Monday, February 09, 2015

From The Repair Desk - Rewiring A Beaded Collar

We are starting a new feature here on the blog, From The Repair Desk. While we often have the opportunity to do repairs on amazing costume jewelry here at our store in Raleigh, we rarely get to show off the fabulous pieces we repair. We decided you needed to see what we were seeing, and maybe our write-ups about the repairs will help you in your own costume jewelry repair. 

This project came to us from a Raleigh native who admits she LOVES this piece. This dramatic beaded collar is made of several layers of Czech glass tubes and seed beads, with freshwater pearls mixed in. The entire piece was woven out of very thin-gauge wire (we estimate it at a 30 gauge!) so it is very flexible. If you've ever used very fine wire, you do know that flexible can also equal fragile. This lovely piece lost the central pearl as you can see in the top picture. We were able to re-attach the pearl using a bit of 28 gauge wire, laced through and knotted onto the other wires.

This is a contemporary necklace, but the design reminds me of several pieces from Mid-Century designers such as Miriam Haskell. A simple technique, used with elaborate layering. 


This is the back of the necklace. You can see the basic pattern of the beading here. It is my opinion that this design was built up from the back, starting with this layer and then adding the smaller beads on the second layer.



















These two shots show the spot where the pearl was missing. The crystal beads were wrapped around the pearl using wire, and then there was a wire threaded through the large pearls to attach them to the base collar.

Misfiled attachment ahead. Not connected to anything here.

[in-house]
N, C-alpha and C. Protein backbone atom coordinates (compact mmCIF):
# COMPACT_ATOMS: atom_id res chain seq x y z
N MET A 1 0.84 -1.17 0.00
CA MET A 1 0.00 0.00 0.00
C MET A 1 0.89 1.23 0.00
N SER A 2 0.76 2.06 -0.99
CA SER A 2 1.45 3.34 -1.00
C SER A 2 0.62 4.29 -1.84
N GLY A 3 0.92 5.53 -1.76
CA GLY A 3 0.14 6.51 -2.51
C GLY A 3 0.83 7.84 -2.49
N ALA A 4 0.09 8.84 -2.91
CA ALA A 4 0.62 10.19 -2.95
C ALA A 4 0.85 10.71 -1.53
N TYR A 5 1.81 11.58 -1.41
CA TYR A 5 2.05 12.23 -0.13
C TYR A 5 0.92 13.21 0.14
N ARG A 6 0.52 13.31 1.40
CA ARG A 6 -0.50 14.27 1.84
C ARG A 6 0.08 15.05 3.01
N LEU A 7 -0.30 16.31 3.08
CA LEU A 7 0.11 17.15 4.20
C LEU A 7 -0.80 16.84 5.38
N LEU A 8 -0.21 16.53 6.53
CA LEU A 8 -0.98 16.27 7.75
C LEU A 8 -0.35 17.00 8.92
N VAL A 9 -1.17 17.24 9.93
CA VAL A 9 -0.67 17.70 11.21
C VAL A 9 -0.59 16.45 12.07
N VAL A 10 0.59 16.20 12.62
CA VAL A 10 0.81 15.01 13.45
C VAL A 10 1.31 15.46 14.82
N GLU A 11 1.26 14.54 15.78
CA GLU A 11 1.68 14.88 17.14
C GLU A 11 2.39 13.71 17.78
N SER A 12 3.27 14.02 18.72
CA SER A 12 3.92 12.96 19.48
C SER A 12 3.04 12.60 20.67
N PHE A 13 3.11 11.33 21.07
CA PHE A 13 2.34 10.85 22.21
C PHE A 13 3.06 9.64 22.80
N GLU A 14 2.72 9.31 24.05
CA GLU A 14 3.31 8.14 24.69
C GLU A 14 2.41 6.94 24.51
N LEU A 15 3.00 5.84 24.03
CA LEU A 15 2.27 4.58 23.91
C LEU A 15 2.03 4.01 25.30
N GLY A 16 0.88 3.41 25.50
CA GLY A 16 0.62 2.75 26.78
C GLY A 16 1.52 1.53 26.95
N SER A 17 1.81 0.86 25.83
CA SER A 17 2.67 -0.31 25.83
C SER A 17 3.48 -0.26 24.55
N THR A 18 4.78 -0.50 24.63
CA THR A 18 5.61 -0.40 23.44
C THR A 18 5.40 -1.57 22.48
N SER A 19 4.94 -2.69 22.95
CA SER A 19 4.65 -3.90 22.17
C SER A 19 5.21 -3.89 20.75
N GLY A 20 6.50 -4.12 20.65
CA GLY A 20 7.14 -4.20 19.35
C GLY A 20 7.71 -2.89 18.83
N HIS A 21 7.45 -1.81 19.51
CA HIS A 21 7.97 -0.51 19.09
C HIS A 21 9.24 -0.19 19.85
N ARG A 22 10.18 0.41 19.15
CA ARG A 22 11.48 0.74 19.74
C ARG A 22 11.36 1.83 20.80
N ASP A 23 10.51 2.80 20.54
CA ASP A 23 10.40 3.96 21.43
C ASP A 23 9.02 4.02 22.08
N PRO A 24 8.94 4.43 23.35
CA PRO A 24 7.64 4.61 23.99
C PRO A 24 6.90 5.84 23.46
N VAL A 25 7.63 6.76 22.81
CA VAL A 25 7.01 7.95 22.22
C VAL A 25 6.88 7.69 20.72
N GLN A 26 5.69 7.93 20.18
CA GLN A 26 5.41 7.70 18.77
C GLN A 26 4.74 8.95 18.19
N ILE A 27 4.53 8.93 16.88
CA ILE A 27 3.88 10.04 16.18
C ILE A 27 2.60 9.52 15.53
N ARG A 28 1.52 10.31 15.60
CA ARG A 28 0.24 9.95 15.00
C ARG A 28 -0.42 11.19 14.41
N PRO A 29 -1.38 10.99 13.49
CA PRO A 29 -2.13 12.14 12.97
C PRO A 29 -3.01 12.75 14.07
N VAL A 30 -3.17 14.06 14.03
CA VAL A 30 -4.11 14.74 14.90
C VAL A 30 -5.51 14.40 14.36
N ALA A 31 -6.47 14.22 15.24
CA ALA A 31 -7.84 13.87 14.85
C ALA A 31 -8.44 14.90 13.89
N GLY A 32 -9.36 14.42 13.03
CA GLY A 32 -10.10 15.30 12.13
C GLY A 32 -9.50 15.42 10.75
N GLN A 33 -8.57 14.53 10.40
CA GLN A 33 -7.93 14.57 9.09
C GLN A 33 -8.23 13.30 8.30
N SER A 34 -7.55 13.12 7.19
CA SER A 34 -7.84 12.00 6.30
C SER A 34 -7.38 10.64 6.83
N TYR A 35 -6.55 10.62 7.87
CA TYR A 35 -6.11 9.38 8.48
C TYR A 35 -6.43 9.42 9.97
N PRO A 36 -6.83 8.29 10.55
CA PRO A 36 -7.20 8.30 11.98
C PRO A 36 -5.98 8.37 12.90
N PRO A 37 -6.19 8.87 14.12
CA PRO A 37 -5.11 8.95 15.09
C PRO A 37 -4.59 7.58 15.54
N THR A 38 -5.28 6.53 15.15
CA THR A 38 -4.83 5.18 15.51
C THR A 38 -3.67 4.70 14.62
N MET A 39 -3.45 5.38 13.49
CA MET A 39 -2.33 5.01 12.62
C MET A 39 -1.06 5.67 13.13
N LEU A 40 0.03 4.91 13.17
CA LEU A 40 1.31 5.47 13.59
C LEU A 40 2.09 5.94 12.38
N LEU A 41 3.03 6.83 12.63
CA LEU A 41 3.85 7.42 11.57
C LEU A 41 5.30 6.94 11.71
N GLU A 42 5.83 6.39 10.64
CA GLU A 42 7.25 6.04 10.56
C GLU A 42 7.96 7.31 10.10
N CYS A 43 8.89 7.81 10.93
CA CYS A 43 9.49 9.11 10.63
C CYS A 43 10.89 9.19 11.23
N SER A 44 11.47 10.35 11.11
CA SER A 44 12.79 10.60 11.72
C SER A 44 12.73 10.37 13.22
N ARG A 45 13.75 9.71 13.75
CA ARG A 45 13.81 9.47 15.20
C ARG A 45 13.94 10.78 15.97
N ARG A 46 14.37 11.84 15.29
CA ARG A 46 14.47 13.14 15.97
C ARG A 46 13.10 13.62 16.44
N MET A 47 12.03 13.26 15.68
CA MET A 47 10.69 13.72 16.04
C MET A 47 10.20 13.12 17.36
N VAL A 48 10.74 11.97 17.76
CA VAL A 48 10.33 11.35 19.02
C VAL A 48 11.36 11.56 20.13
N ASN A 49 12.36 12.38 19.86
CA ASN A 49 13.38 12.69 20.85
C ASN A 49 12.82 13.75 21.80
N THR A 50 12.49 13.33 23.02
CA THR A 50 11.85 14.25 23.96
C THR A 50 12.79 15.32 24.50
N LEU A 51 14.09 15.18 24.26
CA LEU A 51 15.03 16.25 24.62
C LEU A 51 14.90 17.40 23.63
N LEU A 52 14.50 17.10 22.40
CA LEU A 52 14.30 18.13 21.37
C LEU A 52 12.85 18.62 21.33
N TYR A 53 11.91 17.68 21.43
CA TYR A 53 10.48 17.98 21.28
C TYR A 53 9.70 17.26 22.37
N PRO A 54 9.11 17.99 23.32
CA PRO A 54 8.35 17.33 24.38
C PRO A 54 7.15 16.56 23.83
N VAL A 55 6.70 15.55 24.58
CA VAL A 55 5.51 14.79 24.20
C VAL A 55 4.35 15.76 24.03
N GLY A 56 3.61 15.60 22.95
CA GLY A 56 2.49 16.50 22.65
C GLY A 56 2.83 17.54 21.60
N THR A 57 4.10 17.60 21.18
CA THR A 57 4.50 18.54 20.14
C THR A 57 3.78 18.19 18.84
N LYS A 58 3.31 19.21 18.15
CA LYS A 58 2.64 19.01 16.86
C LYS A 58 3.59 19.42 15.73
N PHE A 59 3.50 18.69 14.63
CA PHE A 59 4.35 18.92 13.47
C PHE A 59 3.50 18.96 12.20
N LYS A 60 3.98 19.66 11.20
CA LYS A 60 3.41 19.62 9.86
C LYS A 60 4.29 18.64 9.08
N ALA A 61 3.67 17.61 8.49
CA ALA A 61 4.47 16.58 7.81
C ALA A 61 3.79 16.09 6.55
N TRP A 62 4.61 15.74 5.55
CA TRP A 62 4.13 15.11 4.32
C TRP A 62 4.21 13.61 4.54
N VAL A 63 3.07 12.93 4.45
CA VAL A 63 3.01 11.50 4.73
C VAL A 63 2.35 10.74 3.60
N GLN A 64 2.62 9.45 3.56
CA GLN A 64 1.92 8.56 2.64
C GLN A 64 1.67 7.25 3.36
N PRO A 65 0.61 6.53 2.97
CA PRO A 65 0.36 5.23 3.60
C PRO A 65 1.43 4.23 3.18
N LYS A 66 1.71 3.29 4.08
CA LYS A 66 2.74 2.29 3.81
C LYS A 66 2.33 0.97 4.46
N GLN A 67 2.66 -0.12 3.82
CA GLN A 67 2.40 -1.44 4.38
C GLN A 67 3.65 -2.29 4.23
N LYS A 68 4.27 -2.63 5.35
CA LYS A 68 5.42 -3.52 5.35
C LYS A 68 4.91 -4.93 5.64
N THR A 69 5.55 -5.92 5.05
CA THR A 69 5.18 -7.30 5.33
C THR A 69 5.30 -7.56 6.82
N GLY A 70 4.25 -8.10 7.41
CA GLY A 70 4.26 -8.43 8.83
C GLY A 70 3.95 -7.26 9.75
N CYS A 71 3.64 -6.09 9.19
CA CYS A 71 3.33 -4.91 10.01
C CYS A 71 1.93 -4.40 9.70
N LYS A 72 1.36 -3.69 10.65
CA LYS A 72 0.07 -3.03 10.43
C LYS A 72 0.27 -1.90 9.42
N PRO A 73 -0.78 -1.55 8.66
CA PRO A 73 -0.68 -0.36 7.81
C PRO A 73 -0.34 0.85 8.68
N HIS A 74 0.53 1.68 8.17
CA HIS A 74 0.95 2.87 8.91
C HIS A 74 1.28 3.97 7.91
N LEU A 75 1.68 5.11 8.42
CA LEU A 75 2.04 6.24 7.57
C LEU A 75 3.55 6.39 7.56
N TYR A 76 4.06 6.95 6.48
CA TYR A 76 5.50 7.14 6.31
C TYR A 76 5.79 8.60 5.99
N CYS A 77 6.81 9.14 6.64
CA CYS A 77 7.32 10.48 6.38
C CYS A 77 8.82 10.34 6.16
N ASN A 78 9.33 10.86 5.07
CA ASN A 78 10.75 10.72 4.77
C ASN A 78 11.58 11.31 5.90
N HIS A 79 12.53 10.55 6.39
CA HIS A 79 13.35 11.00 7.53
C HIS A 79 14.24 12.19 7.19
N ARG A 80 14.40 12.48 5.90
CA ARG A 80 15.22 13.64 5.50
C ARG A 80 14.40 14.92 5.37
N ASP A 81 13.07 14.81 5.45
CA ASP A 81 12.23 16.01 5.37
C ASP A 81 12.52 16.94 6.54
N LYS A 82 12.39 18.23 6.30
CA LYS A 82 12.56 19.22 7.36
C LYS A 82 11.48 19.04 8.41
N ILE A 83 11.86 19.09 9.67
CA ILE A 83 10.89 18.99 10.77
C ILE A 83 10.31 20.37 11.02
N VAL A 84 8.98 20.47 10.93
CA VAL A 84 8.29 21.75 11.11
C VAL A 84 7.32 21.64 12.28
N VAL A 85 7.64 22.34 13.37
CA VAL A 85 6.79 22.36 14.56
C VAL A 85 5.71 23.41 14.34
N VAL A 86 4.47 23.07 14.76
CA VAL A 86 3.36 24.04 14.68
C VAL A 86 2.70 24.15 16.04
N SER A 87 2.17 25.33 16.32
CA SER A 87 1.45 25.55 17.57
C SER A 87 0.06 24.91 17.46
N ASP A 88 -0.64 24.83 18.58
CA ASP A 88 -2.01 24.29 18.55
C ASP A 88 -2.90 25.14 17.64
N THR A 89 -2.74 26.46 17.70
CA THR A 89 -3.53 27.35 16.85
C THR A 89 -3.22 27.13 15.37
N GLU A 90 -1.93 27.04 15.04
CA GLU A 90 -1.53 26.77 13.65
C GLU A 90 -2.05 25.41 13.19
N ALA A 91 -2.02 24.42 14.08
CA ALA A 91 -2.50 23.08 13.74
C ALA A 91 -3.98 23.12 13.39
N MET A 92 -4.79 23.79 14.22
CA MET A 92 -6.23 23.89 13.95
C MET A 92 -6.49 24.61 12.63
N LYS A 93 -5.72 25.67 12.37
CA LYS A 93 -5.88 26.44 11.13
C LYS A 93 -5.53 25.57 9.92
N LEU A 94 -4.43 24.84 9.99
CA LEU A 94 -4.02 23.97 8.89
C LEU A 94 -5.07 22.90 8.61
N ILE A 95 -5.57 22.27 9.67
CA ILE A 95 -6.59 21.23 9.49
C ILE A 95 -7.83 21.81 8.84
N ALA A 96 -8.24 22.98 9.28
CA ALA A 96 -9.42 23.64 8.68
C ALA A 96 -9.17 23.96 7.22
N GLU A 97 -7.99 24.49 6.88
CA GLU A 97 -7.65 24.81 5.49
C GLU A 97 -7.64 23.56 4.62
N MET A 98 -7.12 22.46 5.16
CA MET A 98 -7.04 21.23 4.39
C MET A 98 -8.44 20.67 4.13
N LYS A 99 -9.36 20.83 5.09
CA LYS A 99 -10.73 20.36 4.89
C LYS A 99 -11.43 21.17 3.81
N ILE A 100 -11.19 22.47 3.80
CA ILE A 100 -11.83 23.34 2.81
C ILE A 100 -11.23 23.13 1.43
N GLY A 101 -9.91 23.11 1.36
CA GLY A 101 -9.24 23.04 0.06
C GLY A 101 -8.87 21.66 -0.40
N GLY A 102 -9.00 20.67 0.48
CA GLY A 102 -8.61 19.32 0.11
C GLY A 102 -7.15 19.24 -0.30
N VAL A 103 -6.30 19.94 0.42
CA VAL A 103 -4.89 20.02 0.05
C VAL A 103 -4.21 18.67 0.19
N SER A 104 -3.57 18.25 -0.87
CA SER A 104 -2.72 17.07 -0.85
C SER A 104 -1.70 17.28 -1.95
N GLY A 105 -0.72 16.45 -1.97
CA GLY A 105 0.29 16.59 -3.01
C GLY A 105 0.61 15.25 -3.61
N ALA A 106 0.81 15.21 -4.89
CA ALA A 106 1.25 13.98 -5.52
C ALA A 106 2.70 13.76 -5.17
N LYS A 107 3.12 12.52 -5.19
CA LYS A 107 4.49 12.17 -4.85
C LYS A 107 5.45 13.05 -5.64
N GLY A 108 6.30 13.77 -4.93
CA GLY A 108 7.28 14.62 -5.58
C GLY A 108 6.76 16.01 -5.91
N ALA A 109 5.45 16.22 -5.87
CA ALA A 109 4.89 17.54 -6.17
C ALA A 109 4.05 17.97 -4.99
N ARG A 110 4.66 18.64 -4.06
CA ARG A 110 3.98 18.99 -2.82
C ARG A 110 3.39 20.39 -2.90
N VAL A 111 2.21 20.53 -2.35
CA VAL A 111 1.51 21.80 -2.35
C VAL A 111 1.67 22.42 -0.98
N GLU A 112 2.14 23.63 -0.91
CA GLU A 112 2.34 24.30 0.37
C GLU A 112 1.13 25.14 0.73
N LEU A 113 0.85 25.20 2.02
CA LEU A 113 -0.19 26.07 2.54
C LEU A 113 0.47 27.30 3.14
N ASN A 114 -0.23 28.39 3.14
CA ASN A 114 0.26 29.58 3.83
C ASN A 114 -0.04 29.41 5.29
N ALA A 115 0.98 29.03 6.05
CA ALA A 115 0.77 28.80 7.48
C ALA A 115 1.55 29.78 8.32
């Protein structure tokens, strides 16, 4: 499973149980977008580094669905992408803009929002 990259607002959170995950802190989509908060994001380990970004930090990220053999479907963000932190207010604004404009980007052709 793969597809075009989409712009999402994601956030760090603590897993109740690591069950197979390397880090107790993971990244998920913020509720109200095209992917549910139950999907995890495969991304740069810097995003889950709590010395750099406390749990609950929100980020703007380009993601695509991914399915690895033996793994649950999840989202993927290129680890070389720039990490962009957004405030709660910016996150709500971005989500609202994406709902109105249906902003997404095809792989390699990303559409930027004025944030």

While doing this repair we also looked carefully at the other bead joints for damage or wear. Working with thin wire can be dicey...too many twists and it breaks, quickly. While we didn't find any other joints that were compromised, we can't guarantee that one won't break in the future. I'll instruct the wearer to be cautious about wearing this piece of costume jewelry on her next mountain climbing outing.

This piece illustrates a principle of elaborate costume jewelry that is often forgotten by contemporary makers. The construction method on this is really fairly simple - just wire woven back and forth through groupings of beads. There is not a base or structure underlying the beading, the beading IS the structure. This kind of work requires a trained artisan working under the supervision of a designer. It's not really big factory work because the beads and pearls don't fit together exactly each time. As a whole, it looks amazing, and it is amazing. Often, our contemporary costume pieces, mass-produced in factories in 10 color ways, are constructed over specially manufactured findings. This means that YOU couldn't make one yourself. With the construction in this piece, just wire and beads, it can easily be reproduced by anyone with enough beads and enough time...by YOU!

This necklace was a joy to repair. Once it was finished I imagined it gracing the neck of our customer at her next gala...